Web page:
Questionnaire design and administration
The web-based questionnaire, which was anonymous but coded in order to be able to identify non-responders and ensure the elimination of multiple responses, was conceived by the first author (ST) and drawn up in collaboration with the co-authors before being pilot tested on a sample of 20 otolaryngologists in Milan, Italy. It required about 10 min to complete and guided the respondents through multiple-choice items divided into two main sections: one concerning their personal and demographic data (including gender, and the years of birth, graduation and specialisation); the other consisted of 29 items concerning their attitudes towards using diagnostic NFE in children, and the methods they use in routine clinical practice.
The data were descriptively analysed to assess the prevalence and distribution of all the variables. The continuous variables were expressed as mean values and standard deviations (SDs), and the categorical variables as absolute numbers and percentages. The categorical variables were dichotomously analysed at multiple levels. The Kruskal-Wallis equality-of-populations rank test and Fisher’s exact test were used to determine whether attitudes toward NFE and the way it was carried out were related to the demographic data. After adjusting for the main confounders, univariate and multivariate logistic regression models were used to compute odds ratios (ORs) and standard errors (SEs) and 95 % confidence intervals (95 % CIs) in order to measure the strength of the associations. Statistical significance was set at p = 0.05. The data were analysed using STATA 10.0 software (StataCorp, College Station, TX).
Questionnaires were returned by 764 of the 900 otolaryngologists (84.9 %), most of whom were males (589; 77.1 %), aged >50 years (395; 51.7 %), worked in northern Italy (455; 59.5 %), and practised in a hospital setting (397; 52.0 %) (Table 1).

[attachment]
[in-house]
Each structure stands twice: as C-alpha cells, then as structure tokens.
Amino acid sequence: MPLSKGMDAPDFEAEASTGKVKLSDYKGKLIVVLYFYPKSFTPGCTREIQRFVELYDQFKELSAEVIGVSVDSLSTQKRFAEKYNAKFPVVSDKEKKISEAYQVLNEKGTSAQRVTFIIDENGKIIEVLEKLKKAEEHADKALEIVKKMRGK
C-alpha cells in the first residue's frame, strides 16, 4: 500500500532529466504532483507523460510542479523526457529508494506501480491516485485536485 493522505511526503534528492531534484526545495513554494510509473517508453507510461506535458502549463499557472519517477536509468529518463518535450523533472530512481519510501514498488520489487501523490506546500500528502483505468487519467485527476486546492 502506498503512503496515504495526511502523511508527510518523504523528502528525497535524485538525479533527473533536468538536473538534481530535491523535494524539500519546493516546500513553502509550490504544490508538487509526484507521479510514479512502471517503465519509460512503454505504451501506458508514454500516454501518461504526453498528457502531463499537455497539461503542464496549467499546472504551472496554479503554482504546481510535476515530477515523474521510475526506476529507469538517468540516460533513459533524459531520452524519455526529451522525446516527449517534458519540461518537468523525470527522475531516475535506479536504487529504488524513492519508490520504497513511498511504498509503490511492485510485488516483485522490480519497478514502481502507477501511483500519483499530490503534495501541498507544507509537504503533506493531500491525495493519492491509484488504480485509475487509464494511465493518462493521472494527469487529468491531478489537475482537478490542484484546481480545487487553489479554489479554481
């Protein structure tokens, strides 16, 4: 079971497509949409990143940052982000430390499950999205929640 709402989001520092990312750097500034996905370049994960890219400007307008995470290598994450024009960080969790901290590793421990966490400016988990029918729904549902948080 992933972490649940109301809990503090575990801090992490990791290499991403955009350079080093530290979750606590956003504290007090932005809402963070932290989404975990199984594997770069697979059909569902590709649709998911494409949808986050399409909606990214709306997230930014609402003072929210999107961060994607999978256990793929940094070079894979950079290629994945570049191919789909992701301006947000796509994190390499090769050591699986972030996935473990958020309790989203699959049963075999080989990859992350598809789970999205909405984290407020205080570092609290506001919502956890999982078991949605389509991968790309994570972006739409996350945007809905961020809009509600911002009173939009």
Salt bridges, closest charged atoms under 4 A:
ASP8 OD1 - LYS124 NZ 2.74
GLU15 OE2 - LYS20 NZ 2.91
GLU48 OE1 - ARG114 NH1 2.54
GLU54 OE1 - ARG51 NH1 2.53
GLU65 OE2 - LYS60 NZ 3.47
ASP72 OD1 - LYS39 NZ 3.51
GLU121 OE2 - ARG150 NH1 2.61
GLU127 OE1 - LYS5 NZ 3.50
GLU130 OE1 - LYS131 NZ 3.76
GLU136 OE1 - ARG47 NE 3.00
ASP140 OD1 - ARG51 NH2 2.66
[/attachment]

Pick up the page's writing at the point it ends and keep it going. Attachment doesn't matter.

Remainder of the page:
Table 2 shows their attitudes towards NFE. About 75 % of the respondents declared that they used NFE, but 35 % said they still preferred alternative diagnostic procedures to investigate adenoidal disease. About 65 % chose a clinical evaluation (history of recurrent nasopharyngeal and/or middle ear infection and/or sleep disordered breathing, perceived nasal obstruction, speech hyponasality, and the proportion of oral breathing) as the elective alternative method. More than half said they used NFE only in children aged 3–8 years, and nearly 60 % declared that they were able to complete the examination in more than 95 % of children. NFE was considered safe by most of the respondents as 94 % declared the occurrence of untoward effects (mainly nasal bleeding) in fewer than 5 % of cases; however, more than 80 % judged that it was poorly (about 52 %) or only fairly well tolerated (about 32 %). The majority had a positive opinion concerning the usefulness of NFE, and as many as 68 % defined it “a generally well-tolerated, minimally invasive examination that can be used in most children; very useful in clinical practice”.
Table 3 shows the methods of use. Almost all of the clinicians generally use flexible, small- diameter instruments, with the patient seated on a chair or a parent’s lap. About 65 % said they use gentle restraint (the method preferred by about 82 % is to have the patient sitting on a parent’s lap “with legs held between the thighs of the parent, who holds the child’s wrists over the abdomen with one hand and the child’s head against his or her chest with the other”). About one-third said that they did not use any topical drug before performing NFE, whereas 30 % said they used local vasoconstrictors.
More than half declared that they graded adenoidal hypertrophy on the basis of the percentage of adenoid-induced choanal obstruction and the patency of the Eustachian tube, and fewer than 50 % that they used a standardised grading system (mainly Cassano’s , which was chosen by 36 % of the respondents).
Table 4 shows the significant associations between the otolaryngologists’ attitude towards the pediatric use of NFE and their demographic data. The use of NFE in clinical practice was apparently influenced by gender, age, and geographical working area because the most frequent users were male clinicians aged <50 years working in northern Italy. However, logistic multivariate analysis showed that only gender adjusted for geographical working area remained significantly associated with the routine use of NFE (OR = 2.4, SE = 0.6, 95 % CI = 1.5-3.7; p < 0.001 for males).